There are tons of web hosts out there but I’ve found that Yahoo! Small Business to be the best option. You can expect to pay about $130 if not lower based on the plan you buy. You’ll get your domain name, everything is easy to access, you’ll have FTP access. If you aren’t a web designer, that’s okay! Team up with a web designer and let them know what you need. Web designers, in return, you should have your own website promoting your skills along with a list of the best sites you’ve designed. Presentation is everything – stop just E-mailing out a long list of sites to potential clients and make a great first impression.
My website is my main form of on-going self promotion. I update it regularly with new work and pieces that I feel show off my talents better. Already the work I’ve done and have gotten due to my website has basically paid for the site fees so it’s been well worth the investment this year especially (yes, even in a recession!).
2. Create and Pass Out Your Own Business Card: In the digital age, it seems like business cards have been pushed to the side and replaced by E-mail addresses jotted down on scrap pieces of paper or Twitter accounts. A business card is a valuable piece of self promotion. There are tons of printers now that can print 500 or so cards for UNDER $100 (my favorite being 4over4.com). A lot of printers now offer full-color printing on business cards. Some even go so far as to offer full color, both sides printing. So what should you do?
If you’re a photographer or artist, choose your best piece of work and stick it on one side of the card. On the other side, include your contact information. I’m wary of putting your full address but all in favor of including your name, what you do (photographer, graphic designer, writer, etc.) phone/cell number, E-mail address, website url and if you have a Twitter account that wouldn’t be embarrassing for a professional type you don’t know to read, stick that on there.
The thing about business cards is that they’re like mini billboards: they can show off your talents quickly and they can travel and reach people that you can’t. Give them out to your friends, family, co-workers; have some on hand when you’re traveling or going to network. You’d be surprised how your little card can land in the hands of someone you don’t know who’d be interested in having you use your talents to help them.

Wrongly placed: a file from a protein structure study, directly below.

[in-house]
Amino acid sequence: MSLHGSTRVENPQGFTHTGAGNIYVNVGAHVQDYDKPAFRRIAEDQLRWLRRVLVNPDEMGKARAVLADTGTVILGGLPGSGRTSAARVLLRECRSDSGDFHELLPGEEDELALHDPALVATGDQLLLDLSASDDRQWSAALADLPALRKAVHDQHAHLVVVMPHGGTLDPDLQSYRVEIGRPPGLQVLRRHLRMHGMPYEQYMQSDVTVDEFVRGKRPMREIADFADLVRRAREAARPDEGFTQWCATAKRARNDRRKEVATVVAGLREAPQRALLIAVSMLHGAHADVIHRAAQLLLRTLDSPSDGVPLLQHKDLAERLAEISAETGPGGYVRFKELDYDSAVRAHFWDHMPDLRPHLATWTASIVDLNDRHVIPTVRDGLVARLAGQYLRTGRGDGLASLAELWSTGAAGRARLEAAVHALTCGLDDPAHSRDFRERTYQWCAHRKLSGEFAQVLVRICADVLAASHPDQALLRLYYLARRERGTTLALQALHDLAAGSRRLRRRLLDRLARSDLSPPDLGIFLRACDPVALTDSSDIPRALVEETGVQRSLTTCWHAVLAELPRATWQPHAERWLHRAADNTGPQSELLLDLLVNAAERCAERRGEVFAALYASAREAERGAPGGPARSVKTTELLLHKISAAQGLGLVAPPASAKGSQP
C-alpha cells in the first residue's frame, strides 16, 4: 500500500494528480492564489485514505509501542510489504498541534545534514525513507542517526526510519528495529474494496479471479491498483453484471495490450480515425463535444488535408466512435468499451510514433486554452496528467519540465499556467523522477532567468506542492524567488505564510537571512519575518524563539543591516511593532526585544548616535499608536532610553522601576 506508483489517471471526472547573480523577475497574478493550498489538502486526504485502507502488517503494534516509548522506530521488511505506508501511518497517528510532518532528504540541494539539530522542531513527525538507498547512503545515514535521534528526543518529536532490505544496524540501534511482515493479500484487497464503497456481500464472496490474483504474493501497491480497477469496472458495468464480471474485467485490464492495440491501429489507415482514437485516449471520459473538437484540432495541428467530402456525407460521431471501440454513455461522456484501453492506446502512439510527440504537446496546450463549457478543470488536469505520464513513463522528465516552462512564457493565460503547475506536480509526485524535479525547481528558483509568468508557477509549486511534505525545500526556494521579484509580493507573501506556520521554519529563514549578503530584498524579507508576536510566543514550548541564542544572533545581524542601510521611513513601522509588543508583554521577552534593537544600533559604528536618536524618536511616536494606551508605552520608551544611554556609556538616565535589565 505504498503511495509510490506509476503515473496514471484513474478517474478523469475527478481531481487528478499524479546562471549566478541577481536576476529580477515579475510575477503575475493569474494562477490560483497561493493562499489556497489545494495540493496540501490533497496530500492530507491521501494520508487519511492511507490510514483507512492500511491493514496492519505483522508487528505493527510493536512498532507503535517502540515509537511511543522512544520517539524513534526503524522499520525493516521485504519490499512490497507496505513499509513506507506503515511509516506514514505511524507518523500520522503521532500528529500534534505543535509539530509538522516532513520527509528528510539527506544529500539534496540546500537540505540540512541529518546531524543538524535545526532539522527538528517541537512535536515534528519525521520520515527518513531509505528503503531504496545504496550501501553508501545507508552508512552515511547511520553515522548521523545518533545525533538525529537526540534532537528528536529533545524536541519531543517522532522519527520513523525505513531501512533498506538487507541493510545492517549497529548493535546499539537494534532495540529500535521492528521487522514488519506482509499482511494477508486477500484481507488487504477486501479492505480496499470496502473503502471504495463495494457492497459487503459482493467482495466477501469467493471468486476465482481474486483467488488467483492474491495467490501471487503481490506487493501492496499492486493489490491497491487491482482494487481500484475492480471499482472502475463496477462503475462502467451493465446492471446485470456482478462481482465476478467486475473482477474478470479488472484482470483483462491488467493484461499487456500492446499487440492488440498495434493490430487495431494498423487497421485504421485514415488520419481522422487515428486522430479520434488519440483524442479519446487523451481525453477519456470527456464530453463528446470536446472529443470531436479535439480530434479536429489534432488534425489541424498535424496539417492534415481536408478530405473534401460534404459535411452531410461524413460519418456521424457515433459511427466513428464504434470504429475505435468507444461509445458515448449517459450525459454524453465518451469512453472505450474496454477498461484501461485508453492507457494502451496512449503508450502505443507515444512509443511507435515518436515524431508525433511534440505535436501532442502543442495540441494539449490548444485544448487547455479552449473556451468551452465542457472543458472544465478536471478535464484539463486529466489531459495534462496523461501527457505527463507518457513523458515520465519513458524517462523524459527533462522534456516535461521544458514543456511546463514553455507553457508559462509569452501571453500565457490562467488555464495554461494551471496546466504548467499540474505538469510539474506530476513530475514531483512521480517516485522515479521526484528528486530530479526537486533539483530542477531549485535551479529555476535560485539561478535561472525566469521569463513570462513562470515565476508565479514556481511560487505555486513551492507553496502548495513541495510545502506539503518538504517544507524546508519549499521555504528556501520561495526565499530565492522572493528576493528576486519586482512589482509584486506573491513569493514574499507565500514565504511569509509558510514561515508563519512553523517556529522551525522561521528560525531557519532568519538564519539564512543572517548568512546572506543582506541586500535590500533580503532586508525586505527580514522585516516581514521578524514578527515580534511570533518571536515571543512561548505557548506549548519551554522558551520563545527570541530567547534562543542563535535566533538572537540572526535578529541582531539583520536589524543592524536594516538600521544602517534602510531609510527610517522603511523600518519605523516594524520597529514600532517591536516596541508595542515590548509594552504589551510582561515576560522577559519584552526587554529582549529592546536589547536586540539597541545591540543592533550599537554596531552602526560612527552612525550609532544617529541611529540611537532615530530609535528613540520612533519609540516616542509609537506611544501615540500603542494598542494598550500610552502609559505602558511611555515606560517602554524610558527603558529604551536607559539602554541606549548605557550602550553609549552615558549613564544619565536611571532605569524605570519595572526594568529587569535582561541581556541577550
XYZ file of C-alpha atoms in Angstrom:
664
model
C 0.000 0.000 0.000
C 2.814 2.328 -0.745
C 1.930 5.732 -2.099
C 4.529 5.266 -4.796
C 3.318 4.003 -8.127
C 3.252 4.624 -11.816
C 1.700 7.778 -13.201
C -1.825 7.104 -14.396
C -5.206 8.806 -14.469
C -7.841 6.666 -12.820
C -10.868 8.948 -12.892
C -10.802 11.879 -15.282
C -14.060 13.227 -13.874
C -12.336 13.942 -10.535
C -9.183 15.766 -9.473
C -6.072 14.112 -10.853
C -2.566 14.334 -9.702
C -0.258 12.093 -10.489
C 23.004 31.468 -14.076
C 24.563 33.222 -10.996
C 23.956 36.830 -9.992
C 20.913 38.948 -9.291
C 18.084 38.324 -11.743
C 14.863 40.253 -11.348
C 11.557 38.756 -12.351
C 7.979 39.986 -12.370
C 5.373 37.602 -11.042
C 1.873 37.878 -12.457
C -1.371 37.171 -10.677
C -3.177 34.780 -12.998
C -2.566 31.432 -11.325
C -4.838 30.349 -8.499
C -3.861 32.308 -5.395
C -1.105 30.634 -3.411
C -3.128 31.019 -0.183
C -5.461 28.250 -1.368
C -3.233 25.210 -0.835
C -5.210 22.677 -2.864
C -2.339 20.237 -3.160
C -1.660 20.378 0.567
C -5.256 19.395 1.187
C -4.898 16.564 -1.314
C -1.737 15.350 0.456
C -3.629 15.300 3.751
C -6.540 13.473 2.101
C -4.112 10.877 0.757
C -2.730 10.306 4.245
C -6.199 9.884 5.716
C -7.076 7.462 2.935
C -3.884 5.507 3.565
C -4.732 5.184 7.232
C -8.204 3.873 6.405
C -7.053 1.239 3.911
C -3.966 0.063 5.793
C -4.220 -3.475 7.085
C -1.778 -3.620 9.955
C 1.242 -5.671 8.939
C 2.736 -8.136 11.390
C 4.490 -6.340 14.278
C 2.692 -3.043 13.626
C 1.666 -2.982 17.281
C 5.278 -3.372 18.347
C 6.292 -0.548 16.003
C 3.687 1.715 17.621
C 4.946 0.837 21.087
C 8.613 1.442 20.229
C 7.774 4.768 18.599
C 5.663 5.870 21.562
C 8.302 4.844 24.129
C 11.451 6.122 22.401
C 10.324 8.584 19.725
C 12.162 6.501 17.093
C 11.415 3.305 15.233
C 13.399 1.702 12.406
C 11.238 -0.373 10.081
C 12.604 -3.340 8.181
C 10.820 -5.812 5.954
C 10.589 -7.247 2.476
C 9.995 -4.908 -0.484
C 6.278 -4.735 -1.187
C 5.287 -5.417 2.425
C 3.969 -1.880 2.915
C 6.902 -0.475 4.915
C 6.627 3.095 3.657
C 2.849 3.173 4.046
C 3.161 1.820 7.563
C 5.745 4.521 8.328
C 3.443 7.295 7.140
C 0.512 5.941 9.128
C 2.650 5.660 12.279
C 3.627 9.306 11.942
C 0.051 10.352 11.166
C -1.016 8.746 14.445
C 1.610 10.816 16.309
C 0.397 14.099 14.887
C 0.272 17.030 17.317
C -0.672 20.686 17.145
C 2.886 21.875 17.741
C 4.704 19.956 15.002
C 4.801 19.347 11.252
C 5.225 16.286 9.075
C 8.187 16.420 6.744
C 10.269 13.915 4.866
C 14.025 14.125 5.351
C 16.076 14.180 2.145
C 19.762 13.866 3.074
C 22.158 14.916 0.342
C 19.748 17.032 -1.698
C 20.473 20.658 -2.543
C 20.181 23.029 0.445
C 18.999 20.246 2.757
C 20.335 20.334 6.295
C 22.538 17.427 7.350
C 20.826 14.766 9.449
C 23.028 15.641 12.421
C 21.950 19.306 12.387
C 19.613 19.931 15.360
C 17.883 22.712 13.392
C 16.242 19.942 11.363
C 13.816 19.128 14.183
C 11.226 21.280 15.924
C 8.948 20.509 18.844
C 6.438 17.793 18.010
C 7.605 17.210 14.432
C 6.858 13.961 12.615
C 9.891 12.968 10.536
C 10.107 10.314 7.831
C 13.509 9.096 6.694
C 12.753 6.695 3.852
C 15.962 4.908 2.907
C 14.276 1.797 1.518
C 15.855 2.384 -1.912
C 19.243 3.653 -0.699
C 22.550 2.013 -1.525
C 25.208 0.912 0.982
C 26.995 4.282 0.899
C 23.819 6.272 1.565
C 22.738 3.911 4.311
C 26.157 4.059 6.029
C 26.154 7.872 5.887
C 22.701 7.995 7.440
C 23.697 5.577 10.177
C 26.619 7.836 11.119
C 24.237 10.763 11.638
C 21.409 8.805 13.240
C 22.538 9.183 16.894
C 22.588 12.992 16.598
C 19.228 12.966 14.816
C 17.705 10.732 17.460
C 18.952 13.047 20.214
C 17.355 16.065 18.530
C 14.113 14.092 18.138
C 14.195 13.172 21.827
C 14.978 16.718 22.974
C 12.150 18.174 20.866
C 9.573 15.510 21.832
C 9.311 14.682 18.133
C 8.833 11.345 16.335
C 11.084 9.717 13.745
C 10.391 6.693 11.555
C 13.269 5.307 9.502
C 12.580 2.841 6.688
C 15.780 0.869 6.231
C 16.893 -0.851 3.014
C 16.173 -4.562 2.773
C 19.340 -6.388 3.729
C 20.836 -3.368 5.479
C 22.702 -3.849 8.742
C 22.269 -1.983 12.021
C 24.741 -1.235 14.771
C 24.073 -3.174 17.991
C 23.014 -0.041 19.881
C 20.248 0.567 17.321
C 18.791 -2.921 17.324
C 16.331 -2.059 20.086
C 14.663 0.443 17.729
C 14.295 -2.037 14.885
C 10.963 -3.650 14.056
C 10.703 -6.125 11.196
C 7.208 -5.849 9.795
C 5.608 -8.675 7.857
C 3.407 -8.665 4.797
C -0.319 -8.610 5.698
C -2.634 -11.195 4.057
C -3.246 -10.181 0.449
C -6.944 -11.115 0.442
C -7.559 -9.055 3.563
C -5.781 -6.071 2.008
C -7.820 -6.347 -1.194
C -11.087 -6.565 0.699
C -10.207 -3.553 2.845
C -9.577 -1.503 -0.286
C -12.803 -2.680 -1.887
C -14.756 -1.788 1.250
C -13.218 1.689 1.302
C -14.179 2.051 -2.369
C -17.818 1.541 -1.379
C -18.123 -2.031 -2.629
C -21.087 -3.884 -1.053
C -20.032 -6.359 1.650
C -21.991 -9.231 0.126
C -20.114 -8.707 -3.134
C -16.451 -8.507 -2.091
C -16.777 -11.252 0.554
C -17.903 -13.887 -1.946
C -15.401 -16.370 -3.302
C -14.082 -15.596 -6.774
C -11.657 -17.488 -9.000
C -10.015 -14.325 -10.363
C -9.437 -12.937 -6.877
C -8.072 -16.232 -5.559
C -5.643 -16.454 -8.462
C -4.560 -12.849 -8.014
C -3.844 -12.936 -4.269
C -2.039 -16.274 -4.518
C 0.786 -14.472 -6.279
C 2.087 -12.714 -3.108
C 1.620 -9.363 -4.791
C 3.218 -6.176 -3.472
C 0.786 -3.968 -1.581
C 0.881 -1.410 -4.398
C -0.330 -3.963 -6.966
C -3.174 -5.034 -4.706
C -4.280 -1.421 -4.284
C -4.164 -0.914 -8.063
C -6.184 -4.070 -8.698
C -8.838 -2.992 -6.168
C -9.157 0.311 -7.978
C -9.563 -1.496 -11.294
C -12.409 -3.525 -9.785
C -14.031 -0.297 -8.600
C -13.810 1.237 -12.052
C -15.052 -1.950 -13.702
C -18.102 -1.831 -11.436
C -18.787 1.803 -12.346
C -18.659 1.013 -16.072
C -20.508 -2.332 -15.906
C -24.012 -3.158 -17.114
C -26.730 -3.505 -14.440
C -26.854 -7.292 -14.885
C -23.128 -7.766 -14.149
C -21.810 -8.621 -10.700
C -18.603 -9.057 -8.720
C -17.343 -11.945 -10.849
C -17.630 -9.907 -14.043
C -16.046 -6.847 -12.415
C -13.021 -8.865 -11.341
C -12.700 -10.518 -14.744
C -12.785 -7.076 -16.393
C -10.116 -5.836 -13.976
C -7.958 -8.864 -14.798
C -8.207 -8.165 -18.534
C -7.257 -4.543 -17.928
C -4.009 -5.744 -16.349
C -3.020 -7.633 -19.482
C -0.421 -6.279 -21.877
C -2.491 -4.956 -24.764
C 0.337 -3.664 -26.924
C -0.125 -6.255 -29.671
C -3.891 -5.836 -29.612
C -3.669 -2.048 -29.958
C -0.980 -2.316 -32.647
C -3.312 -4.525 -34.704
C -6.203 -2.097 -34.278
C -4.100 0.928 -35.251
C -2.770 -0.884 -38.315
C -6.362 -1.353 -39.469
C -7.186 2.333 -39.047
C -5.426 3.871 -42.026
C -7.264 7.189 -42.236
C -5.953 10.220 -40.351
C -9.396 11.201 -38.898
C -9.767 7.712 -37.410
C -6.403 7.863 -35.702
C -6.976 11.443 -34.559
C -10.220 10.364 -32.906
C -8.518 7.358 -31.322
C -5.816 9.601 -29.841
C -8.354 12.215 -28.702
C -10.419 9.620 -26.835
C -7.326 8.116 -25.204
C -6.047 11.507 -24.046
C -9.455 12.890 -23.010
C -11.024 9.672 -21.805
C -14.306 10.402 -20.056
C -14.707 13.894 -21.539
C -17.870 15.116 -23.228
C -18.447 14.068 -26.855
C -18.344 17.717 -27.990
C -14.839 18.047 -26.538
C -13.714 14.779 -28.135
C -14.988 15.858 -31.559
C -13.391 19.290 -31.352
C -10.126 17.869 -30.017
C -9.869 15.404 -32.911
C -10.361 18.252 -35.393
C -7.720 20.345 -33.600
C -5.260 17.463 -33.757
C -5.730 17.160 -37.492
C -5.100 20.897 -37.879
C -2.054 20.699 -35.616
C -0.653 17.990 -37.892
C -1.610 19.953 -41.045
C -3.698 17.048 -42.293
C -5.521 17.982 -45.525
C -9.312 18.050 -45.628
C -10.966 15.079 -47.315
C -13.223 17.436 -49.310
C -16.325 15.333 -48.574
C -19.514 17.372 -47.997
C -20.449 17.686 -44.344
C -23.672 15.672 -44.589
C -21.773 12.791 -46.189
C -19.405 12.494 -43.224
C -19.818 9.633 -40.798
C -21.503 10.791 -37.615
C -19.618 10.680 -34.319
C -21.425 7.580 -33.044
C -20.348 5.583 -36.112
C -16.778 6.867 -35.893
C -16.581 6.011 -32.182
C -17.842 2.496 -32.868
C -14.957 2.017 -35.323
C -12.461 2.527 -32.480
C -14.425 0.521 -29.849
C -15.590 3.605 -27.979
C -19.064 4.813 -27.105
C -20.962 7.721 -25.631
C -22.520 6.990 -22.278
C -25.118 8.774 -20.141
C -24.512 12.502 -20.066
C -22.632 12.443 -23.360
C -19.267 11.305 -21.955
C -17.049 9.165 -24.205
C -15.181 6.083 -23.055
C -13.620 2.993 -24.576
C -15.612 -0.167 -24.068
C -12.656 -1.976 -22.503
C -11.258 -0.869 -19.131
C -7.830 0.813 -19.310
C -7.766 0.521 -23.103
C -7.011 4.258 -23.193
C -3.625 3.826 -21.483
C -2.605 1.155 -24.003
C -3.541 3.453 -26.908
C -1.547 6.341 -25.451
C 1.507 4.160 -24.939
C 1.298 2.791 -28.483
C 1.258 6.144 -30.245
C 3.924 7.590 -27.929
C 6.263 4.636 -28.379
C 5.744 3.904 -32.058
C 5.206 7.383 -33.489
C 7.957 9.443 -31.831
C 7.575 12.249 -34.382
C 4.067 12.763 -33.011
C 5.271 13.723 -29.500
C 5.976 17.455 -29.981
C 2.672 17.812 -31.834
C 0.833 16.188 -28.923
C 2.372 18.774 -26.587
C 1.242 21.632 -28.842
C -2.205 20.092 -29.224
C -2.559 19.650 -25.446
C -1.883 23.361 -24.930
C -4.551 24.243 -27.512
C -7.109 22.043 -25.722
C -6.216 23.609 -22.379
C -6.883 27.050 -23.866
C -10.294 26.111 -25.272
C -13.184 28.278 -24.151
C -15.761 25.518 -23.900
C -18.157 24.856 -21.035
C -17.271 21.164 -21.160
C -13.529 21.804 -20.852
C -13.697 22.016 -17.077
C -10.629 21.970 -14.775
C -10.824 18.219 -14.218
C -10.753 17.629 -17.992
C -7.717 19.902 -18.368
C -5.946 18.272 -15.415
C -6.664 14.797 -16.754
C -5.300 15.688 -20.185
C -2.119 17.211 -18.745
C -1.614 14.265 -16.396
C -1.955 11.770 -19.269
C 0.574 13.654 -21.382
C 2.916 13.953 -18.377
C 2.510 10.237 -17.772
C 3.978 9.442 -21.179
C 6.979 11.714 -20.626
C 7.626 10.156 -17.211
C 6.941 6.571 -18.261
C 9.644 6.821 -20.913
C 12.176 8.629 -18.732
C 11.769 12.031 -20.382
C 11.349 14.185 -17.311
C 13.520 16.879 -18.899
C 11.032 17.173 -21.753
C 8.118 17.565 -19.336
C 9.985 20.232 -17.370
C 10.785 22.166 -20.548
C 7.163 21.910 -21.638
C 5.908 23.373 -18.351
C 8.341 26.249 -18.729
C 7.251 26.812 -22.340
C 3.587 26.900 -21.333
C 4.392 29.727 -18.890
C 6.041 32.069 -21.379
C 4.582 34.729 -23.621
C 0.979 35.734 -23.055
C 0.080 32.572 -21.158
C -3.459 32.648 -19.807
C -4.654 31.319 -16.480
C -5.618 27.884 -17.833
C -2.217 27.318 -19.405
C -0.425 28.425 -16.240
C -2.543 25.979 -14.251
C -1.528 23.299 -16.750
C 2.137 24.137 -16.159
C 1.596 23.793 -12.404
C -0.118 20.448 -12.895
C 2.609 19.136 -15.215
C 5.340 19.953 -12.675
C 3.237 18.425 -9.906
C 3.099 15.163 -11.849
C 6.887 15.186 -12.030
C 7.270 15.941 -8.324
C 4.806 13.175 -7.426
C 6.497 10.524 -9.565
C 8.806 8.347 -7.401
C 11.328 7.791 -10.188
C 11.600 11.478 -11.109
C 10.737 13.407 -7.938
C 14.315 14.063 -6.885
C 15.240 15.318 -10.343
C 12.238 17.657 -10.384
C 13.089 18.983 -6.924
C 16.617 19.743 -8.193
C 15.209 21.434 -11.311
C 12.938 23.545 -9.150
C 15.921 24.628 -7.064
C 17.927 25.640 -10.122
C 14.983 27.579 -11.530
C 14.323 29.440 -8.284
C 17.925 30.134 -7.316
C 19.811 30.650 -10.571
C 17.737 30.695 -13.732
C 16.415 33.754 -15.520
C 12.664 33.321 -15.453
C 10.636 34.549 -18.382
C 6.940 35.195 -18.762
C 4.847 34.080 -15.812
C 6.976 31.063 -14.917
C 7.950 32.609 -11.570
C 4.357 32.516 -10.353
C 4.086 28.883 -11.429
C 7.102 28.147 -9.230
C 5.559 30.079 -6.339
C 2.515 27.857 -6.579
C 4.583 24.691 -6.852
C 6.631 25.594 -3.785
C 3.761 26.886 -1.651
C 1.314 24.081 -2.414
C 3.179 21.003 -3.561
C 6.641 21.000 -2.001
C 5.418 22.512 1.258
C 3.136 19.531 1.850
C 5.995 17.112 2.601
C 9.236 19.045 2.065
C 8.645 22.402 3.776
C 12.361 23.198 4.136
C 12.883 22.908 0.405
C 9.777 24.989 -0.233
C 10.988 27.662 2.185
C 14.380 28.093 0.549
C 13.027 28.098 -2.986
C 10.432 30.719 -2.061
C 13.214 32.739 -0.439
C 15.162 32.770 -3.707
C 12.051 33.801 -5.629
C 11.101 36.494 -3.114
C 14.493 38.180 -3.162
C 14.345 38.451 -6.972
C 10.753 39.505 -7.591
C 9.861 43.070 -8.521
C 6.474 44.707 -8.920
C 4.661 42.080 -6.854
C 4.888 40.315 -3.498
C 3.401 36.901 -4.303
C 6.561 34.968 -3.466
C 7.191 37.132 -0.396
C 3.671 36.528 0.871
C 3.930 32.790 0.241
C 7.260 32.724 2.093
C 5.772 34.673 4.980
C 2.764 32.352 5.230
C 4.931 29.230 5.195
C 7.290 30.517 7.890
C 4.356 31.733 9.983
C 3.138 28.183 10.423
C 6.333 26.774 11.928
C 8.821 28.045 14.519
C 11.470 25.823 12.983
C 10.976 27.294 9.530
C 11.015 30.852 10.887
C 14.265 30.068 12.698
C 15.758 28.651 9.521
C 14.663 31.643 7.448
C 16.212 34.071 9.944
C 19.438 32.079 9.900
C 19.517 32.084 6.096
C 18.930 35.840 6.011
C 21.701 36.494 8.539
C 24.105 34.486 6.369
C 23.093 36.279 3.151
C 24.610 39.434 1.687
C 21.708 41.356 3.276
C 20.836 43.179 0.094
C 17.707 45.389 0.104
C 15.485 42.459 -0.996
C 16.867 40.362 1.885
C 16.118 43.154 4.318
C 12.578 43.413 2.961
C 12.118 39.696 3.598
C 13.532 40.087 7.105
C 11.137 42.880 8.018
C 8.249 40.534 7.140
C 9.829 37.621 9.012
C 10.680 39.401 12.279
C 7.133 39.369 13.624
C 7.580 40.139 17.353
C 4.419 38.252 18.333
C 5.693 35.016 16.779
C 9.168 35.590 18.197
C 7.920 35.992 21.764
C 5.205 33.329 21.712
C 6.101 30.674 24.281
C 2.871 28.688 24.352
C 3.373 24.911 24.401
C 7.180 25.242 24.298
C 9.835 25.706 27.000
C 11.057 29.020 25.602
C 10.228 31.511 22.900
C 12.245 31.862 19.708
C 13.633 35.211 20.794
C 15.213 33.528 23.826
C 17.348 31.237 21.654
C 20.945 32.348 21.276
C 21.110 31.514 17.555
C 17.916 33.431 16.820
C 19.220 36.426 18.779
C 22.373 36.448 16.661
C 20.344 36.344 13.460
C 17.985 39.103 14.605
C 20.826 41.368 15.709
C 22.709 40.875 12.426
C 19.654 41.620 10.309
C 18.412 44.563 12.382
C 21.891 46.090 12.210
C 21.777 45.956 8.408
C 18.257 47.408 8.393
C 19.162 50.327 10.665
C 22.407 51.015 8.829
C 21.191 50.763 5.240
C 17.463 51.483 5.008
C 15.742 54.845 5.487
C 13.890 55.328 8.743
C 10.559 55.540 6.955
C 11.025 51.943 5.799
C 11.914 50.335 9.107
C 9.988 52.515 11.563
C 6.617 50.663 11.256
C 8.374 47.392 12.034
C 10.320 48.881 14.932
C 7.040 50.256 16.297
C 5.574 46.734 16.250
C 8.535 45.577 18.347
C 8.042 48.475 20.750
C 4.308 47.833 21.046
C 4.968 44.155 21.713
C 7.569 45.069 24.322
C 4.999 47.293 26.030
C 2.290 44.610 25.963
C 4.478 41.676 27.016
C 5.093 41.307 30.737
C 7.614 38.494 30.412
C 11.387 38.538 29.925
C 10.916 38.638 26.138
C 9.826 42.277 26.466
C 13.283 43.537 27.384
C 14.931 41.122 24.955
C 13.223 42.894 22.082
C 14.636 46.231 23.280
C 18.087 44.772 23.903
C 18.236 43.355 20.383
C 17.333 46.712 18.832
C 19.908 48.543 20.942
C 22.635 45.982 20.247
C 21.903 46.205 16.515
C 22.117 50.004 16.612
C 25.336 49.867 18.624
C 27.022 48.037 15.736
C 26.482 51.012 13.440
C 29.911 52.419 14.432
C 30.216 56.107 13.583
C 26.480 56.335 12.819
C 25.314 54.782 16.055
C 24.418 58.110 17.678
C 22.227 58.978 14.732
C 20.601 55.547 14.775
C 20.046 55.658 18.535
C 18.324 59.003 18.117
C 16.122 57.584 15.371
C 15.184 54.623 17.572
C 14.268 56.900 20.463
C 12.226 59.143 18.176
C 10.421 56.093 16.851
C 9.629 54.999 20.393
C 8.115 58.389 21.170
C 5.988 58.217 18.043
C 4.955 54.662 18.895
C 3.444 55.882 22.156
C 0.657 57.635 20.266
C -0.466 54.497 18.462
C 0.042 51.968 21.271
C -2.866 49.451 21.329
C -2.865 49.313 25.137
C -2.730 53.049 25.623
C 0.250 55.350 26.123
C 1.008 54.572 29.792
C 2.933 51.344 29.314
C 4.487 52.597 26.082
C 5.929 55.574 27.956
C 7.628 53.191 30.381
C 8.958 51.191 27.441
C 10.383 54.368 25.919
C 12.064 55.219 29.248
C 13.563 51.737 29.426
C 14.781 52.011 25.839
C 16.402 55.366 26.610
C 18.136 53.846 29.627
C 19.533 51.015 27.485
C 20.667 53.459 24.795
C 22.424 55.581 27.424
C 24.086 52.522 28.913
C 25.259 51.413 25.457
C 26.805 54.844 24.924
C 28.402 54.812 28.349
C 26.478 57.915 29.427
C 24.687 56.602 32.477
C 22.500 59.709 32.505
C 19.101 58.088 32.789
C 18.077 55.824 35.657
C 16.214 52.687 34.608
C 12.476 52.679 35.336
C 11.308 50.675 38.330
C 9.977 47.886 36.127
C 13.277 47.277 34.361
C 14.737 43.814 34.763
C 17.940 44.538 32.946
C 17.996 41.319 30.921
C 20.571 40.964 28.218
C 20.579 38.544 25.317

3. Create A Postcard: In the age of digital, print is even more powerful and effective. Think about your own life: can you count how many E-mails you’ve received in the past 24 hours? Now, can you recall what you gotten via snail mail? Even if it was junk mail, you probably can. Why? Because the stuff you get in snail mail was something you had to flip through, peruse, quickly read. It’s more effective and personal than E-mail, Tweets and your opportunity to show off your talents and reach a new audience.
Here’s what you do. Promote your talents. It’s that easy. If you’re a painter, you create a painting that’s just for this postcard- something truly amazing, eye-catching, breathtaking. On the other side you include your contact information and a call to action. Write, “let’s work together – contact me today about my services” or something more attention grabbing (just keep it appropriate and non-creepy). This idea can be used for anyone in any creative field. Copywriter? On the face of the card include some text where you’ve marked through, corrected, written in the margins and when they flip it over to the address side just create a funny, memorable message like “I can make you look good.” and circle that in read. Just put below it that you’re a copywriter, editor, whatever. You see, postcards don’t have to be dull and like business cards can travel and generate business. Unlike E-mail or Tweets, you’re creating something that can easily be saved for later reference. Oh, and just note that postcard stamps are currently just 28 cents – not much of an investment.